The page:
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NZ houses are typically constructed on one of two methods of foundation. The first is a concrete slab on the ground, which are usually 100mm thick with reinforcing mesh, and a perimeter footing. The second is a system of timber piles and bearers. Conventionally, all are constructed out of simple, treated, radiata pine.

Habitat uses a seriously upgraded version of both of these, in order to fulfill our design goal of much higher seismic resistance and reparability than standard - it will sustain a 1 in 1000 year event. Slabs generally work better for garages, as they allow for construction to the ground with minimal excavation. Our single garage and laundry will be on a slab foundation, 380mm lower than the main floor level of the house, which will sit on a pile and bearer system.

Greytown's soil type is classified as 'stony silt loam', so on this site we had to delve deeper to find good bearing. We explored this during our design phase, using our regular engineer Sullivan Consulting Ltd. Understanding the ground conditions at an early stage allowed for a thorough, site-appropriate solution to be designed and planned for, which avoids surprises once building begins.

For the entire site we augered to a bearing depth of 1.5m, and poured reinforced concrete ground piles to ensure everything you see above ground is locked down to this very good bearing layer. The garage has 9 of these ground piles, and the blockwall is supported by 5, with every timber pile footing to this depth as well. The garage footings and slab are significantly upgraded from standard to meet our engineering design goals. They have much more reinforcing than standard, and are thicker than normal at 150mm. This allows for the slab to self support and span between the 9 piles, transferring all load to the deep load bearing ground.

On top of this super slab we also created a well-reinforced nib, that will bring the timber framing of the garage up to the same level as the main floor of the house. This allows for a very clean visual line to the bottom of the cladding, continuing around the entire house at a single level, rather than stepping down around the garage area, which wouldn't satisfy our aesthetic attention to detail. This also has the benefit of keeping all of the buildings wall framing well away from the 1:100 year flood risk level that Greytown has to deal with.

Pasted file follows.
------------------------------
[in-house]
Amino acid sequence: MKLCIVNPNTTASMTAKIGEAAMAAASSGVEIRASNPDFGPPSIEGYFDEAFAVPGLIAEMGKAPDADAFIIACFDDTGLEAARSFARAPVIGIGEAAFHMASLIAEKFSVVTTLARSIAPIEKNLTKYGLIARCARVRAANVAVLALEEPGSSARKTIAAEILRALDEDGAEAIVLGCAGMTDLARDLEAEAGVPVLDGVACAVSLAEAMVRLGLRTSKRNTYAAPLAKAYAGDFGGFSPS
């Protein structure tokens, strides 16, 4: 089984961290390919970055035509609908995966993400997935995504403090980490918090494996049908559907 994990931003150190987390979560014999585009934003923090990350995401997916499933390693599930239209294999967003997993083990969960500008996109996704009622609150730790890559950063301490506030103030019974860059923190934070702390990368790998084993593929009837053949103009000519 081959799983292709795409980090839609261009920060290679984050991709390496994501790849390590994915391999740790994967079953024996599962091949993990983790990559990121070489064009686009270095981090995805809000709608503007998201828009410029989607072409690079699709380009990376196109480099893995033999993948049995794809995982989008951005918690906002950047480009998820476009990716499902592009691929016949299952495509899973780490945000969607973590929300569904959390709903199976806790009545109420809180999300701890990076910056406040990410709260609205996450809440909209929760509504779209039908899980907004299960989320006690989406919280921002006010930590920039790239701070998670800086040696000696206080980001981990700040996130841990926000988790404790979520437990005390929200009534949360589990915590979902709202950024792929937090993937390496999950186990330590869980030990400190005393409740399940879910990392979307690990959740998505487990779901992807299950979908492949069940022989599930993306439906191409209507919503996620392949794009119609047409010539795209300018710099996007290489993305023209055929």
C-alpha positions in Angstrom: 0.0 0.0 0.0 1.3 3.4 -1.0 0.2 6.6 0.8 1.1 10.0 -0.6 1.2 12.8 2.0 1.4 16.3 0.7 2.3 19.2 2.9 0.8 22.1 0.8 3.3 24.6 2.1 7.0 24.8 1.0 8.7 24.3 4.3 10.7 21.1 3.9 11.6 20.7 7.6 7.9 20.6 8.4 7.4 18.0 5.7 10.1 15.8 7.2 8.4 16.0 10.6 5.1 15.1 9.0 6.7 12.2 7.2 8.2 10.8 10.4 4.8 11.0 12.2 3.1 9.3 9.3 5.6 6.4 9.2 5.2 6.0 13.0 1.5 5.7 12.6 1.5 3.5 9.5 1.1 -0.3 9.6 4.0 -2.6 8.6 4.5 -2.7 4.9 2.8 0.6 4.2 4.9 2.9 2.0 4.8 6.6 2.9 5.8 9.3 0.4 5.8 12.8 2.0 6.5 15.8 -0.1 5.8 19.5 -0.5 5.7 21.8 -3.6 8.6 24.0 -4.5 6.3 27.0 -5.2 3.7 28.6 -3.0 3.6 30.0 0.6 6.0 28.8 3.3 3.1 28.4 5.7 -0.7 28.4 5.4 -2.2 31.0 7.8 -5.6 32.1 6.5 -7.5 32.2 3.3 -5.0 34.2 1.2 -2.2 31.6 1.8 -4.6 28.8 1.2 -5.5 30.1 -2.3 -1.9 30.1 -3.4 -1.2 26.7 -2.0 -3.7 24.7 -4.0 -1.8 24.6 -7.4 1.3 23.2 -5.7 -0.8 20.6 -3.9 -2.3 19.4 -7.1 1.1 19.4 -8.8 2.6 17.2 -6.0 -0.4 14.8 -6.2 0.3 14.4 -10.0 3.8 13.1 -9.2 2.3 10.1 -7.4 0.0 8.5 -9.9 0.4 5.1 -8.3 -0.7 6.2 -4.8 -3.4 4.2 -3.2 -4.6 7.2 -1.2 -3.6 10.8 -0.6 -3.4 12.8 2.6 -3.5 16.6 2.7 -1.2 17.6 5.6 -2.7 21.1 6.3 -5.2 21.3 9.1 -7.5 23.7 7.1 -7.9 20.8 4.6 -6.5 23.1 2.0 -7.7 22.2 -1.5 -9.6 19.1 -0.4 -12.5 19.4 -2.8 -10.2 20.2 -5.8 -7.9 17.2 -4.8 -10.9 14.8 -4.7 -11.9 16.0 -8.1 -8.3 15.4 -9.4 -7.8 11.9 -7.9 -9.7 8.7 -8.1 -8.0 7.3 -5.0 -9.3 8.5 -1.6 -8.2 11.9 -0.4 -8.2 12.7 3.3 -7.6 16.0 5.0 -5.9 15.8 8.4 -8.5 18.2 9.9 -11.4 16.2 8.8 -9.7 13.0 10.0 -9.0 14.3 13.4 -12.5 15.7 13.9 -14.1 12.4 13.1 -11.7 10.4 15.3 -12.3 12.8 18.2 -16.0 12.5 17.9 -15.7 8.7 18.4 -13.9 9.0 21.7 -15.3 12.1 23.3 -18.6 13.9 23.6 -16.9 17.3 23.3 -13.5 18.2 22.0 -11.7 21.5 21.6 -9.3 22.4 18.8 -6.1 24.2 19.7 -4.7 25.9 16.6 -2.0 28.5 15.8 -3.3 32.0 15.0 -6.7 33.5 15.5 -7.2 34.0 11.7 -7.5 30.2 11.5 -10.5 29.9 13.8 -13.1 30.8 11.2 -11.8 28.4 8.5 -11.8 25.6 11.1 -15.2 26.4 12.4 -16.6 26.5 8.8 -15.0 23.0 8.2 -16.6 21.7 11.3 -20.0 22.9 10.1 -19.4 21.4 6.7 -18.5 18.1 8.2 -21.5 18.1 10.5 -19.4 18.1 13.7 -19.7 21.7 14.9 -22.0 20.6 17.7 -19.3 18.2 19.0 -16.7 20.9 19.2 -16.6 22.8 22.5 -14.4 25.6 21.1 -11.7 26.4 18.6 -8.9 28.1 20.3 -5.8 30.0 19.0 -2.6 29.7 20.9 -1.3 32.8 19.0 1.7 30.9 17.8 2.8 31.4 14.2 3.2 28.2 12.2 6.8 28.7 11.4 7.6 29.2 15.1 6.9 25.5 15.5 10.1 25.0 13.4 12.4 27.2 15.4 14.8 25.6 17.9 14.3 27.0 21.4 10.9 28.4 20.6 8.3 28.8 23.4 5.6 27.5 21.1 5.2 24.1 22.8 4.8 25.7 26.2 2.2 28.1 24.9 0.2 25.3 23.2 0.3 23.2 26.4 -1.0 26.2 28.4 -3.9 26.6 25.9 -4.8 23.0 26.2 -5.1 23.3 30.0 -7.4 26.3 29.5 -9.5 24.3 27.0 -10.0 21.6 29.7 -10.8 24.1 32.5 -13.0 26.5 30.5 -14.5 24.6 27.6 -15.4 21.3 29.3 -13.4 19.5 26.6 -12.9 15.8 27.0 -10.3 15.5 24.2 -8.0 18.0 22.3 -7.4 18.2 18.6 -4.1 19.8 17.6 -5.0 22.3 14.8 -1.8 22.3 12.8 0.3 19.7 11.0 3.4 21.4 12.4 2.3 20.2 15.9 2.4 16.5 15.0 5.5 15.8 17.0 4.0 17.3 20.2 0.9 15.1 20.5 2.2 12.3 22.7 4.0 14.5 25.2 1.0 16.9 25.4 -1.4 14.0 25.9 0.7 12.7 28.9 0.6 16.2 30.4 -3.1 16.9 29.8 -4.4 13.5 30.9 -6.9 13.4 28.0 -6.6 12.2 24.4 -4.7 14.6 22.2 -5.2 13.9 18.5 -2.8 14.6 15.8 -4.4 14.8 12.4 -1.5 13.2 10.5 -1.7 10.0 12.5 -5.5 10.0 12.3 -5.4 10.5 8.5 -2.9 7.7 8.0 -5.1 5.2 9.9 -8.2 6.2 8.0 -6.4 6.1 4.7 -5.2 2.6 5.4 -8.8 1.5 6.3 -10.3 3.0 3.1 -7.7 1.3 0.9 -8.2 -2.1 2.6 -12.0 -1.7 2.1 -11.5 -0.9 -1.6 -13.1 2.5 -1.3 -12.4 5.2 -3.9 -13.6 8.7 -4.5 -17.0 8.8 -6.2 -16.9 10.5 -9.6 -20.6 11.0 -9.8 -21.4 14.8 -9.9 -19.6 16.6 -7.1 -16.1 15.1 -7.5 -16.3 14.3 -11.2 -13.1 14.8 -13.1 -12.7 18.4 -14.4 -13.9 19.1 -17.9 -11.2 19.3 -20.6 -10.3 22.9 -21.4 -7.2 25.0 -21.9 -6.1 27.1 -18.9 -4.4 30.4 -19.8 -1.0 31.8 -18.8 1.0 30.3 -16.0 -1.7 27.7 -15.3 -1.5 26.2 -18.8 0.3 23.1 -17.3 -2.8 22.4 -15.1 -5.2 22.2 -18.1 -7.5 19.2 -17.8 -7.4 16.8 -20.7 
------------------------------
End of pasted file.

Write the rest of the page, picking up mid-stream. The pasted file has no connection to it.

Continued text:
For the rest of the house, Glulam (glue laminated timber) from Prolam NZ was selected for the piles and bearers, due to it being stronger than conventional timber. It gains this strength due to its composition being made up of a lot of smaller pieces of lumber, glued together in the same direction. This allows for greater structural spans, therefore requiring fewer piles and giving clean bearer lines that are aesthetically pleasing. We were keen to showcase this system of earthquake resistance and reparability, as it is an important part of our brief. Therefore all the Glulam will be visible in the shadow of the sub floor as the dwelling floats over it. It also means that our foundations are future proofed, with easy access to the subfloor space if repairs are ever necessary.

We decided to upgrade the type of piles too. Instead of being ‘ordinary piles’, they are all ‘anchor piles’. The main difference being that an anchor pile has a much deeper concrete footing that provides greater resistance against lateral loads (like an earthquake). All of this took a huge amount of  effort and collaboration with our wonderful engineers at Sullivan Consulting who worked tirelessly to meet our requirements for this house.

Our tips: The foundation of your home should really be an area that you invest significantly in. While it might be tempting to go with minimum requirements to keep a check on budget, it is better to think long term and try and make savings in other areas (think cosmetic). Having your home built on a foundation that can sustain a sizeable earthquake, or be repaired easily if there is damage, is far more important than upgrading your appliances or floor coverings. Those things won't mean anything if your home is damaged beyond repair.